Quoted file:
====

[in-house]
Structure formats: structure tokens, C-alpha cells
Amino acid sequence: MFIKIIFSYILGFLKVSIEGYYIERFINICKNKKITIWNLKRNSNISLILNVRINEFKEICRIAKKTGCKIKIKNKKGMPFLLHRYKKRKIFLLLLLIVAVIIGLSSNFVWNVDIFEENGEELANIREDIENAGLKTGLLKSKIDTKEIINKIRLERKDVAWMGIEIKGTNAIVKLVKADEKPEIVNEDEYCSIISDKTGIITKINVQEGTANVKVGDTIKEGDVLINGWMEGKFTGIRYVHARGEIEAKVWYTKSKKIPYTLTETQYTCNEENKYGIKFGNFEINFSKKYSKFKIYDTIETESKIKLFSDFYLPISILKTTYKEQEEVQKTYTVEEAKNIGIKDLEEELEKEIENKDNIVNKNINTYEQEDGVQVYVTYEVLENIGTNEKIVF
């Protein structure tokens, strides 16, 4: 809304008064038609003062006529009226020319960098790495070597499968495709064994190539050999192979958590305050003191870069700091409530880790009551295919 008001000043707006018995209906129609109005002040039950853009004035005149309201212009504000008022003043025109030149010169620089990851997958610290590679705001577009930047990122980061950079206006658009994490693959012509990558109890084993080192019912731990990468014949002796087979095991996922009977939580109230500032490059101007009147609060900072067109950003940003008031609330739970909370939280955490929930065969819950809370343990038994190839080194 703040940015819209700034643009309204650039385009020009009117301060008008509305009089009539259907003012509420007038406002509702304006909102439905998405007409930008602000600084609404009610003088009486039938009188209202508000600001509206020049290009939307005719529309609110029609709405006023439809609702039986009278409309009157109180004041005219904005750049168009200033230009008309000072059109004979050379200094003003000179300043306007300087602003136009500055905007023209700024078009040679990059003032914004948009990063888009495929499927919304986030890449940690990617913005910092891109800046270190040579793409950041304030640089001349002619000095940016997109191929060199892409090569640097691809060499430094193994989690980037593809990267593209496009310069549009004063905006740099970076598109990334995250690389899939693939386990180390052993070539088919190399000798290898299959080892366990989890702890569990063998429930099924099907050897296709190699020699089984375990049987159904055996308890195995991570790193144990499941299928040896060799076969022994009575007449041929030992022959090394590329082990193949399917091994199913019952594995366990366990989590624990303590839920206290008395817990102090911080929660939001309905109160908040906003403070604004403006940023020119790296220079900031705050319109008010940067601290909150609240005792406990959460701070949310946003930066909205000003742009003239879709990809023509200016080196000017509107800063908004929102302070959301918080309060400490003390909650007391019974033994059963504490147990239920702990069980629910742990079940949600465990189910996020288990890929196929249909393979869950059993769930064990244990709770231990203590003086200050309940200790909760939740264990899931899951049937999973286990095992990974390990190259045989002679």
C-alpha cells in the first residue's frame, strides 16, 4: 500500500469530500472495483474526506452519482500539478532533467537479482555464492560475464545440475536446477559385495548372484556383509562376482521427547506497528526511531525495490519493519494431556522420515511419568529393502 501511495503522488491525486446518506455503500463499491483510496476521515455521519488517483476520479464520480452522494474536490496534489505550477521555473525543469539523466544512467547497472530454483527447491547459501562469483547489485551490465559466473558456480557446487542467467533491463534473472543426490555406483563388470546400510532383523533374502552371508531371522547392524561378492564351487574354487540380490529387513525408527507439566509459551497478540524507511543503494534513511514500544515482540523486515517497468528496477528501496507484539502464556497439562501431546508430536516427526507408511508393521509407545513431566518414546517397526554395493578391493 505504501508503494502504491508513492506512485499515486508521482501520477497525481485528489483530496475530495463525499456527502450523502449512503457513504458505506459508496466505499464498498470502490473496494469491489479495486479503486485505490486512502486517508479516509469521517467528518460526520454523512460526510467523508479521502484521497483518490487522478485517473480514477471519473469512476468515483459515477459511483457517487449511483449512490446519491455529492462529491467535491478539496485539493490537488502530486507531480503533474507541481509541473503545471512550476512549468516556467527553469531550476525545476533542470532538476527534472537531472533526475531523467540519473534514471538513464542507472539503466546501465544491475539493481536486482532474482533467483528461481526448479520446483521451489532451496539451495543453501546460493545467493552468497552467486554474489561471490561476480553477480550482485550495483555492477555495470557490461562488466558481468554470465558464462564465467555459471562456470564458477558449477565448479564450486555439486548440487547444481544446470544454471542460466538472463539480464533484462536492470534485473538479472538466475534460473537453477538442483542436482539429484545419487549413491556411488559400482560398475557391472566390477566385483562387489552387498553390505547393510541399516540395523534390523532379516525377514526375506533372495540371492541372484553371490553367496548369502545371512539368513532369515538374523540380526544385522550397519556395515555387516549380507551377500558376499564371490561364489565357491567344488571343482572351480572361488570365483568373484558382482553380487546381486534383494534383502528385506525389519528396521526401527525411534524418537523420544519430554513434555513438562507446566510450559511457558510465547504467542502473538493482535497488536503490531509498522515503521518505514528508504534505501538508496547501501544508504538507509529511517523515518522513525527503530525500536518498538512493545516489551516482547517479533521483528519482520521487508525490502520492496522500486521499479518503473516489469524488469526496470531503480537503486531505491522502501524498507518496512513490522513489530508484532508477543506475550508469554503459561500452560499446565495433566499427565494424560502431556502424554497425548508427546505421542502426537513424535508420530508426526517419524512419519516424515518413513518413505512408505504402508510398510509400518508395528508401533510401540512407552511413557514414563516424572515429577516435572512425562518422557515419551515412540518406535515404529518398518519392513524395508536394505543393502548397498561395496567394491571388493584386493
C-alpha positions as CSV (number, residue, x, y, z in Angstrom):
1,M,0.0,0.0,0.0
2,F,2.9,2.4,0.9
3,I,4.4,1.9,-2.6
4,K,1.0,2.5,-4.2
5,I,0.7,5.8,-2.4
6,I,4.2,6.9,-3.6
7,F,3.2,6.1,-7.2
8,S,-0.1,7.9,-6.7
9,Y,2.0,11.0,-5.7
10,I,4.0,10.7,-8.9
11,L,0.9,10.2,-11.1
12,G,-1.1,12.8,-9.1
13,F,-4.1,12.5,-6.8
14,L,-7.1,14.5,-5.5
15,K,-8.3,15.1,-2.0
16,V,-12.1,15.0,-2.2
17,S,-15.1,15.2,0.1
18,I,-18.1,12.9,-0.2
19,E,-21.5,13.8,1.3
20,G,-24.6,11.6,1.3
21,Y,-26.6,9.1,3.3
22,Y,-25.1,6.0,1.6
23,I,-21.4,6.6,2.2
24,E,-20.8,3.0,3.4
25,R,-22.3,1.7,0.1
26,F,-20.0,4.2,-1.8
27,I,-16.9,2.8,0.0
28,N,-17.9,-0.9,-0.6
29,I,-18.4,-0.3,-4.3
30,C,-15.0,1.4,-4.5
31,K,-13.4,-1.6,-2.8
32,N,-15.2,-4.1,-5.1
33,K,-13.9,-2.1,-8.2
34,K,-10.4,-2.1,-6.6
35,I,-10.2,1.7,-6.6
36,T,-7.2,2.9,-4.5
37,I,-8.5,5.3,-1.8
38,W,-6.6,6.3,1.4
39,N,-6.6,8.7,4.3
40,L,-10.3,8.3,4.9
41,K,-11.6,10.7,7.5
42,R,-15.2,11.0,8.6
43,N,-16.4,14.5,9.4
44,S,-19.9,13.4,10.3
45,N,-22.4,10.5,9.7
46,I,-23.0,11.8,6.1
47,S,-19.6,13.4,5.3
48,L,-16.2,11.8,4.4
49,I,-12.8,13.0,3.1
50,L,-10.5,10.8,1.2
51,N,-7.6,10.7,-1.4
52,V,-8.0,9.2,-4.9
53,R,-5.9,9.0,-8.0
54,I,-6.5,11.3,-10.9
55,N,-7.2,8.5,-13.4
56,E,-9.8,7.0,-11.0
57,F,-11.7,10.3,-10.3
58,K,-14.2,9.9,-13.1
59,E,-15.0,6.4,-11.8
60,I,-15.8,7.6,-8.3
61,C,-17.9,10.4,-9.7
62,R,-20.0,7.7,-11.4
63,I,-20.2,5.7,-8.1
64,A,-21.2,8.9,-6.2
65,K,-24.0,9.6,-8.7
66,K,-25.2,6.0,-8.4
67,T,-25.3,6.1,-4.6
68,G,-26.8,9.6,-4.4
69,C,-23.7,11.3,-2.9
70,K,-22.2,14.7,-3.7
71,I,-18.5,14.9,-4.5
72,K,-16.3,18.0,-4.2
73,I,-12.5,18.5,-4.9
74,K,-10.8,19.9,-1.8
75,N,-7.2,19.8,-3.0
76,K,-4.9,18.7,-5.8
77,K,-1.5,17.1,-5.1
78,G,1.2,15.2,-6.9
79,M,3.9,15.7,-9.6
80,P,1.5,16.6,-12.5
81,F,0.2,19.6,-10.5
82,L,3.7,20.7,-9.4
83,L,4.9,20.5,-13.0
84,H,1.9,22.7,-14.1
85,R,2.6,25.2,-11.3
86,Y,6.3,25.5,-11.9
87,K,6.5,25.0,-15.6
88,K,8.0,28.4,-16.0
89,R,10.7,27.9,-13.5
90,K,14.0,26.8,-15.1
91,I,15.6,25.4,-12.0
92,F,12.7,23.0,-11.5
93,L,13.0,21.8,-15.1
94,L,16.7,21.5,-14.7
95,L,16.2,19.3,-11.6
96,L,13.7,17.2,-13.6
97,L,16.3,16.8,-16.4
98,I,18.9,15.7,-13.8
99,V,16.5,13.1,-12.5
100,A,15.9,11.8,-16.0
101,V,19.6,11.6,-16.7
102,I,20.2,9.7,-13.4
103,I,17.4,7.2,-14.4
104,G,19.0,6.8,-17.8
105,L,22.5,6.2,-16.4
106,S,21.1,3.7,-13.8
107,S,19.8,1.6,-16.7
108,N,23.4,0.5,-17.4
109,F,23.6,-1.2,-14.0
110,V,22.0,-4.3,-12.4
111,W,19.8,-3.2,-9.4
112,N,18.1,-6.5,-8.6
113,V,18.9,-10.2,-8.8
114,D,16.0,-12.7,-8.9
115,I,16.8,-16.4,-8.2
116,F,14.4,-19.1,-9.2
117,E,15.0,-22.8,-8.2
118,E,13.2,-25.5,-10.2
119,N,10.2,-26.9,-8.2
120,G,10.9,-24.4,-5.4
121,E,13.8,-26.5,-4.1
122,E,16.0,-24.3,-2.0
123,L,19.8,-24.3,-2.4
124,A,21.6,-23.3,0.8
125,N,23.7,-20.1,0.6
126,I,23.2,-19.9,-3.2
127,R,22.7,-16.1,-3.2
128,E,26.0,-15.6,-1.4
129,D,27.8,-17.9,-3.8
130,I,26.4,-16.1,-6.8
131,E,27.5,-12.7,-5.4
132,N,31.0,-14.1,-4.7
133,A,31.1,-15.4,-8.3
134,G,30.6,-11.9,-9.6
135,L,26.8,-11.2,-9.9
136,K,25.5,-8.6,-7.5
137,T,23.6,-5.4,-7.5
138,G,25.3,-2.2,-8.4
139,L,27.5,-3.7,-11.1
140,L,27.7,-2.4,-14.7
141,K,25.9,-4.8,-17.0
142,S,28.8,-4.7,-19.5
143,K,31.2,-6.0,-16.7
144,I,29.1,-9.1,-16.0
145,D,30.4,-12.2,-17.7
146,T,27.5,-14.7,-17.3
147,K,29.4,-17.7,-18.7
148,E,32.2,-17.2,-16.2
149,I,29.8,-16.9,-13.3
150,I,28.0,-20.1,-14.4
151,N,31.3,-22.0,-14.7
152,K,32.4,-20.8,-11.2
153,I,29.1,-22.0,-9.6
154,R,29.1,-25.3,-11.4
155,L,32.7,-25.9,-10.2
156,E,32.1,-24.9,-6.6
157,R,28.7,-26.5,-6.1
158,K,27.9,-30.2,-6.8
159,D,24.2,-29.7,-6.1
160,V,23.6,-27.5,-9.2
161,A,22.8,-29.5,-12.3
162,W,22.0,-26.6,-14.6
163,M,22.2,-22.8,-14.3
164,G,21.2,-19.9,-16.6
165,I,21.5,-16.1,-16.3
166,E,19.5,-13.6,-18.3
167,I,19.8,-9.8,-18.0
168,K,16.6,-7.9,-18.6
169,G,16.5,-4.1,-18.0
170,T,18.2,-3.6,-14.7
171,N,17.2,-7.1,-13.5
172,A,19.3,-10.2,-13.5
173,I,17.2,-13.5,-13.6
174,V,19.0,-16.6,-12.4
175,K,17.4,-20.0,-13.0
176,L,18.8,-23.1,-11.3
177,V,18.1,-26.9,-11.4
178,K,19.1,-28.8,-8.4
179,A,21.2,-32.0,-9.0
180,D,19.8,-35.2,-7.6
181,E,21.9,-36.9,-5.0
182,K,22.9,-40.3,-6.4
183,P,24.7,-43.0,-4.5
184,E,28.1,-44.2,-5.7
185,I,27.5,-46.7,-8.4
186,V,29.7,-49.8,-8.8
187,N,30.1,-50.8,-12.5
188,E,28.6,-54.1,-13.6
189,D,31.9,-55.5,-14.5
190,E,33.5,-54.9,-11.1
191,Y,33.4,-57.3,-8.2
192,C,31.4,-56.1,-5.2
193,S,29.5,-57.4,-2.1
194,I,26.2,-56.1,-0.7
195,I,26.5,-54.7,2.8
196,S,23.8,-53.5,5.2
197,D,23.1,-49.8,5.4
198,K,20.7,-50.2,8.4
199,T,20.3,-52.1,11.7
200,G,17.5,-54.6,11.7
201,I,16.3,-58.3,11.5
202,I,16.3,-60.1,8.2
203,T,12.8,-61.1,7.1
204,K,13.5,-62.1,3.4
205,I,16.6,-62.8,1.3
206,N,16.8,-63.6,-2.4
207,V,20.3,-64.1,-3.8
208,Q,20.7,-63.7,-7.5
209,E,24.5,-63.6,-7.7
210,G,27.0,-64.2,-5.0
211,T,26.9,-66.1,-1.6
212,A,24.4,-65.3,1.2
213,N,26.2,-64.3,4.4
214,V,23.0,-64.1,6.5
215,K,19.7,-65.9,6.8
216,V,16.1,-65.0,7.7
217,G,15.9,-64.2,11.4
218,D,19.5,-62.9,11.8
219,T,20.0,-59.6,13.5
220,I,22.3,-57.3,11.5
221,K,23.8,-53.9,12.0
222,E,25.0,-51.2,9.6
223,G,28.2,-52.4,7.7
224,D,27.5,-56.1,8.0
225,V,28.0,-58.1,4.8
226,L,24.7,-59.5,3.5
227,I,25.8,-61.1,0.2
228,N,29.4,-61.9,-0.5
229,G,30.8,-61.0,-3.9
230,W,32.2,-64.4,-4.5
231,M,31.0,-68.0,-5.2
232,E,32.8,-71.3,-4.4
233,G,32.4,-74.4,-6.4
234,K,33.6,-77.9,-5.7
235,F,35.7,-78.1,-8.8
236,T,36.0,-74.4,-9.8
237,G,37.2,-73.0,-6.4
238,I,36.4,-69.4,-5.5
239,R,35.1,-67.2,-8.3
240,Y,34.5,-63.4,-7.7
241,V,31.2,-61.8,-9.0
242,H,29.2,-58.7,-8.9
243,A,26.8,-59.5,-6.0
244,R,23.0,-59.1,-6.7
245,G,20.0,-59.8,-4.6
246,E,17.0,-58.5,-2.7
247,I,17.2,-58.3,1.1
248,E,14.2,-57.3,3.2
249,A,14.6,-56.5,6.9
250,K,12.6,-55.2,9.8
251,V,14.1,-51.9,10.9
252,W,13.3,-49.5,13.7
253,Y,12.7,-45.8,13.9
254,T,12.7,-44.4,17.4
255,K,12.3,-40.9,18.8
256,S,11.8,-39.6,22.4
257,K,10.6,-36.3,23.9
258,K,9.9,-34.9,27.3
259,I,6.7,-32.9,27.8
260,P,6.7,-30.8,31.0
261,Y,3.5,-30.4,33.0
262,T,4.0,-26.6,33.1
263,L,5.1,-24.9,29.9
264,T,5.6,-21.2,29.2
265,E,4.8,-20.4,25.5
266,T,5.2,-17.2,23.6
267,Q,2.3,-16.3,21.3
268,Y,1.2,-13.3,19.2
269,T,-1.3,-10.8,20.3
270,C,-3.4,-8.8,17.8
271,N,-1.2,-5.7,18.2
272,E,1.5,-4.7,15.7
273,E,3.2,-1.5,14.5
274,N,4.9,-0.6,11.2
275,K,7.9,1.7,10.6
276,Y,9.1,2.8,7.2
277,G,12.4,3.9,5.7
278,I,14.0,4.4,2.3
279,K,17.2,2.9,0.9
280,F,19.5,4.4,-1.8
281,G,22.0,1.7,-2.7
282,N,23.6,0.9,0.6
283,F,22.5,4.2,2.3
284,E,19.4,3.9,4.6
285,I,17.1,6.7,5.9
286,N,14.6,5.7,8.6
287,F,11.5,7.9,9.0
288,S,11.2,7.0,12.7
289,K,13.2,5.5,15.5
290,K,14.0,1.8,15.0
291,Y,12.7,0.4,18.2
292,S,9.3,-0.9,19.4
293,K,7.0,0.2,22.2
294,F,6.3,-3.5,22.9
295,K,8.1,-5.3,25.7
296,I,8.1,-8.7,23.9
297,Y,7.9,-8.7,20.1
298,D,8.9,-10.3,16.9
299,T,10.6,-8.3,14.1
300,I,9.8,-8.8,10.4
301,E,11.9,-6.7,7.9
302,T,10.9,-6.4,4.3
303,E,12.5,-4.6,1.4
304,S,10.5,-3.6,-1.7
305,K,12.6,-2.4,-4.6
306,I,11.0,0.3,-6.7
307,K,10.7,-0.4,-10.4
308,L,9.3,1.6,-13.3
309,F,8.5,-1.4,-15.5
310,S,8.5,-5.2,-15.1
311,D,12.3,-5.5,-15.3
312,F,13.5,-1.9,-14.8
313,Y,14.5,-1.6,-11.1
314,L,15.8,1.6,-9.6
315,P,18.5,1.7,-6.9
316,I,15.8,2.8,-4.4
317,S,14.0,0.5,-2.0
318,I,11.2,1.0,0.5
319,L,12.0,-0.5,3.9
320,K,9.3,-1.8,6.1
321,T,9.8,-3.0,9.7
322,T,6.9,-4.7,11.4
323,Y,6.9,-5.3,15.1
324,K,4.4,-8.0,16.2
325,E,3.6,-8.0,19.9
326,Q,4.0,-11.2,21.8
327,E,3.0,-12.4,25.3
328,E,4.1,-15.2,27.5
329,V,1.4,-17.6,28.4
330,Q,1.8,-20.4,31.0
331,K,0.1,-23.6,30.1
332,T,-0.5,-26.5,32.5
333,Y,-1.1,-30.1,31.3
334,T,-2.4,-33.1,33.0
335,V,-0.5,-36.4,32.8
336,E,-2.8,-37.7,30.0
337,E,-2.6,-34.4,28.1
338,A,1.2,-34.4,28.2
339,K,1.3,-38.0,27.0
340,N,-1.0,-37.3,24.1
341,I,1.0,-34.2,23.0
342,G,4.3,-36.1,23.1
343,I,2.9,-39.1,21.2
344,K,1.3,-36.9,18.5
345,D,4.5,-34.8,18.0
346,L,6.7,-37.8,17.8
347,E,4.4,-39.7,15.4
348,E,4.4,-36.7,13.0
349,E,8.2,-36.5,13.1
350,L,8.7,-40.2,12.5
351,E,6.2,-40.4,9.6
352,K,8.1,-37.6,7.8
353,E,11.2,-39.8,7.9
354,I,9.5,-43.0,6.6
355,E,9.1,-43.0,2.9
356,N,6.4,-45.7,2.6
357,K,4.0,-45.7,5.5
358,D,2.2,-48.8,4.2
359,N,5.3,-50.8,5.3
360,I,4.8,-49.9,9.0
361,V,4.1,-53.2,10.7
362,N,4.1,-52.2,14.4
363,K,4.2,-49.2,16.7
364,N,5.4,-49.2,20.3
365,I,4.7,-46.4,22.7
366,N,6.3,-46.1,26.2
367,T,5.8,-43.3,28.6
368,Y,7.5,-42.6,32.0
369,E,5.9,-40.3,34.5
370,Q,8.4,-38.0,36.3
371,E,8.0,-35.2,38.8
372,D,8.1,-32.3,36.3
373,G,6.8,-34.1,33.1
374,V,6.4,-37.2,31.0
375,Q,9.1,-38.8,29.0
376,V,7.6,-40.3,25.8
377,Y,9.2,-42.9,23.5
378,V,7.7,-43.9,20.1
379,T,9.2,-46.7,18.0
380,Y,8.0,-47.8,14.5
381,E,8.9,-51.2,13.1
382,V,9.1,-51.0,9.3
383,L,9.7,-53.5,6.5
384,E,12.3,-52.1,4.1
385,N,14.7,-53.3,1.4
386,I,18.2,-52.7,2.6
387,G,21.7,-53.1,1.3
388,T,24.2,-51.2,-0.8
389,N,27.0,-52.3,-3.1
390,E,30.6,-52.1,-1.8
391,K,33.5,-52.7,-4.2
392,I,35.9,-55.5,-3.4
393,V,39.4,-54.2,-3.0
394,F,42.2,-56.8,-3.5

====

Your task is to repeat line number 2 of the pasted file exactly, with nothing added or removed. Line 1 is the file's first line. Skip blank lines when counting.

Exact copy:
Structure formats: structure tokens, C-alpha cells